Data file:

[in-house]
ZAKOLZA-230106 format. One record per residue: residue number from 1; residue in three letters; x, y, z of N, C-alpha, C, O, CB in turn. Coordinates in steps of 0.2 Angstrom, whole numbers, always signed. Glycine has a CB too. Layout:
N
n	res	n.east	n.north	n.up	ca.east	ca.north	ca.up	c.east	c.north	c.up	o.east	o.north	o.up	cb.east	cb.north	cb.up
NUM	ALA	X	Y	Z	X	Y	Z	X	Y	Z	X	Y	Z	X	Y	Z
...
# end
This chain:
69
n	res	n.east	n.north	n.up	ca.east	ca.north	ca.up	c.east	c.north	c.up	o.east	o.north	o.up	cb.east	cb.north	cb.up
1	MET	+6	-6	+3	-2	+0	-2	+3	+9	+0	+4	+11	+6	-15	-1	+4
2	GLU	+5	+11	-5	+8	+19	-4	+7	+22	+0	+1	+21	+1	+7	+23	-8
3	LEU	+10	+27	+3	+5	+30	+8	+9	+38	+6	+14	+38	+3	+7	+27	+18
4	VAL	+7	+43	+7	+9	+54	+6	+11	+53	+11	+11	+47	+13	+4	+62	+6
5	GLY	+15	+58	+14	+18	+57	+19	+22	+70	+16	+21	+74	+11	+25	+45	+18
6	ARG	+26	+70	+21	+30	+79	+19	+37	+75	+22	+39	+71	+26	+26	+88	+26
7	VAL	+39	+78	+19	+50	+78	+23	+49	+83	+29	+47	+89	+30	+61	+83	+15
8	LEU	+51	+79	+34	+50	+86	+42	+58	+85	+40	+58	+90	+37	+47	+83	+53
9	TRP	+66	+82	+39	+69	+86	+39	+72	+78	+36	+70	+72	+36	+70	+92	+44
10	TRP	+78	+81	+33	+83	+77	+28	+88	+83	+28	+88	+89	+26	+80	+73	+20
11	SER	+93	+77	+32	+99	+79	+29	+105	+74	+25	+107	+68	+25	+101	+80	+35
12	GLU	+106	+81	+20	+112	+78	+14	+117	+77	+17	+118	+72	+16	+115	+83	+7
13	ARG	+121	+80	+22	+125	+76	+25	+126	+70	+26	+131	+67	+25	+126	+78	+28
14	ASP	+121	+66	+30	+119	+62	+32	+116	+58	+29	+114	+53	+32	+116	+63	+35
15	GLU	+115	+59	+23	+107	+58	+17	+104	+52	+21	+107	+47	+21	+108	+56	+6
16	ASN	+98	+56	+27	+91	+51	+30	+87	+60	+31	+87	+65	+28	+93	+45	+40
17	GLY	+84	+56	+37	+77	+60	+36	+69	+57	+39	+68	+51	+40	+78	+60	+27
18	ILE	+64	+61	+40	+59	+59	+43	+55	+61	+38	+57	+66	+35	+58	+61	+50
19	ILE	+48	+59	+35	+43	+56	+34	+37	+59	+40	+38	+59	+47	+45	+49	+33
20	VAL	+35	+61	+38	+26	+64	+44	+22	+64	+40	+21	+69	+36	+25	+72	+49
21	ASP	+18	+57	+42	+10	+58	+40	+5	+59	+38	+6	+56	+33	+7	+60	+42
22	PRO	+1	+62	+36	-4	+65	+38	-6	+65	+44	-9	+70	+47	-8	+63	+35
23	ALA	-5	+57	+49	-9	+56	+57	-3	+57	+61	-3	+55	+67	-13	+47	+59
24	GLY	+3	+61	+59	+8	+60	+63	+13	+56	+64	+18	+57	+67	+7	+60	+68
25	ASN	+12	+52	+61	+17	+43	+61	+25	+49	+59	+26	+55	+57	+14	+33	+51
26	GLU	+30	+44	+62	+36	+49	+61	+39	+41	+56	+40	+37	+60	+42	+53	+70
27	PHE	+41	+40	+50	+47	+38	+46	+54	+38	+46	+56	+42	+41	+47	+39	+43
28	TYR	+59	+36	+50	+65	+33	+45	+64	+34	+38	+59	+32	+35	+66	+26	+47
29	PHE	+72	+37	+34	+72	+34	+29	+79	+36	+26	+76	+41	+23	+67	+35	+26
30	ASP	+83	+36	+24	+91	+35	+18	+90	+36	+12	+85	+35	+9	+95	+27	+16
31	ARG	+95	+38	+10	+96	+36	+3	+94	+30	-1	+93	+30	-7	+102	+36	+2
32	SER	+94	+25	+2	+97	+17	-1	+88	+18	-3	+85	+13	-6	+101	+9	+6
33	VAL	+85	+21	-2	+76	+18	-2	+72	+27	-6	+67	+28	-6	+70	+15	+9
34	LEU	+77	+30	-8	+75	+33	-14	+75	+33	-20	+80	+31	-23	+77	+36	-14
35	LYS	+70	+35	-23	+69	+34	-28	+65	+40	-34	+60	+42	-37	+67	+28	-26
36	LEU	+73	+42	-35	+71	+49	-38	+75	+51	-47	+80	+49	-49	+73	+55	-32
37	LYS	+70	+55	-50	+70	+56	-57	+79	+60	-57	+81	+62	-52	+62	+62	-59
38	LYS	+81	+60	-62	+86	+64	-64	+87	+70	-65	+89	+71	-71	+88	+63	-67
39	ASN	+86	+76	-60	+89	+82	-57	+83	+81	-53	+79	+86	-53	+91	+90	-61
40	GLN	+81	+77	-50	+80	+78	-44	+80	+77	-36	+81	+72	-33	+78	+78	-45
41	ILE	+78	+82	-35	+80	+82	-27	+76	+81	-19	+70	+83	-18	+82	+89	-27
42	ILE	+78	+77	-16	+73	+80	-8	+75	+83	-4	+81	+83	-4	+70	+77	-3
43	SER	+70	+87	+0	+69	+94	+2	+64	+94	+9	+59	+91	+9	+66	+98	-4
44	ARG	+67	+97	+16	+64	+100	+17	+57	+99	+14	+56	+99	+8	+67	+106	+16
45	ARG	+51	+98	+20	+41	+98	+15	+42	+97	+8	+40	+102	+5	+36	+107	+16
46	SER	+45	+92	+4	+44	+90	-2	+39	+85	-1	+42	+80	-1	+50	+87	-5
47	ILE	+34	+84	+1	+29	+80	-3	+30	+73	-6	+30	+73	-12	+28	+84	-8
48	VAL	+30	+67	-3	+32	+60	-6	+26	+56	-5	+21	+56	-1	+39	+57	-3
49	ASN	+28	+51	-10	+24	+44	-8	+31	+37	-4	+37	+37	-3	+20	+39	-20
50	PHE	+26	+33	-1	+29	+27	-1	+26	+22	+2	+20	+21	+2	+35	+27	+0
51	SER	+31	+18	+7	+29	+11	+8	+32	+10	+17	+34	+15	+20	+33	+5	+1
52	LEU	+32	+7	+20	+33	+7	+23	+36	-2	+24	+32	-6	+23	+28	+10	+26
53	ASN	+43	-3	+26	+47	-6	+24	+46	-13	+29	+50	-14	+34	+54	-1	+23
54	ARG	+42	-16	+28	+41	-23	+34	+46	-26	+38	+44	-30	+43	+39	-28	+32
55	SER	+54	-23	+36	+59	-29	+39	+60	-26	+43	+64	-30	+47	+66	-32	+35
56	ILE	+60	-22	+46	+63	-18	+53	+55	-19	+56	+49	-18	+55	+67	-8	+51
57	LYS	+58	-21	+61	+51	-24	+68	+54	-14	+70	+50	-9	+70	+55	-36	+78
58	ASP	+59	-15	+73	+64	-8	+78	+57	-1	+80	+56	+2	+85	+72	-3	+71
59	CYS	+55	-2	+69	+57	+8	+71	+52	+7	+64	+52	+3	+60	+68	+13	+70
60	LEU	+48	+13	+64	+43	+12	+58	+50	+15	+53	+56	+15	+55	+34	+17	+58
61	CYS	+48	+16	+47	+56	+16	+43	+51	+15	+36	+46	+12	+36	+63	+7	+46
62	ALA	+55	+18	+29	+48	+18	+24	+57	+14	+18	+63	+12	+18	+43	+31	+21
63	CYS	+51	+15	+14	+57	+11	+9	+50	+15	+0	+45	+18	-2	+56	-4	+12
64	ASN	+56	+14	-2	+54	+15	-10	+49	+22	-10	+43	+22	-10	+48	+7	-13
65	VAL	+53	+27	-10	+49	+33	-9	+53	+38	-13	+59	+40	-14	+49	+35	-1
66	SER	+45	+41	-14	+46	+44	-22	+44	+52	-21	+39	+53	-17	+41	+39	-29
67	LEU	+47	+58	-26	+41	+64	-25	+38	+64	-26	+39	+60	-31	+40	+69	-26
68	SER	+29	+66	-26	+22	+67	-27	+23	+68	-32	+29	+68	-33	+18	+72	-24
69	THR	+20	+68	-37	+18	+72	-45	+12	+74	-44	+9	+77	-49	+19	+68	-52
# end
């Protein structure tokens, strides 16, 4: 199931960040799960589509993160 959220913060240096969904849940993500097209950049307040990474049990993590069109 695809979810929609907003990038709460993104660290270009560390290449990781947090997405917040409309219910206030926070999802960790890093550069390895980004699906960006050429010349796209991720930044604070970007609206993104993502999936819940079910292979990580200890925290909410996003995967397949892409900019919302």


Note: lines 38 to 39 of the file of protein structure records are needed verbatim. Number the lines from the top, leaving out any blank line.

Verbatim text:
28	TYR	+59	+36	+50	+65	+33	+45	+64	+34	+38	+59	+32	+35	+66	+26	+47
29	PHE	+72	+37	+34	+72	+34	+29	+79	+36	+26	+76	+41	+23	+67	+35	+26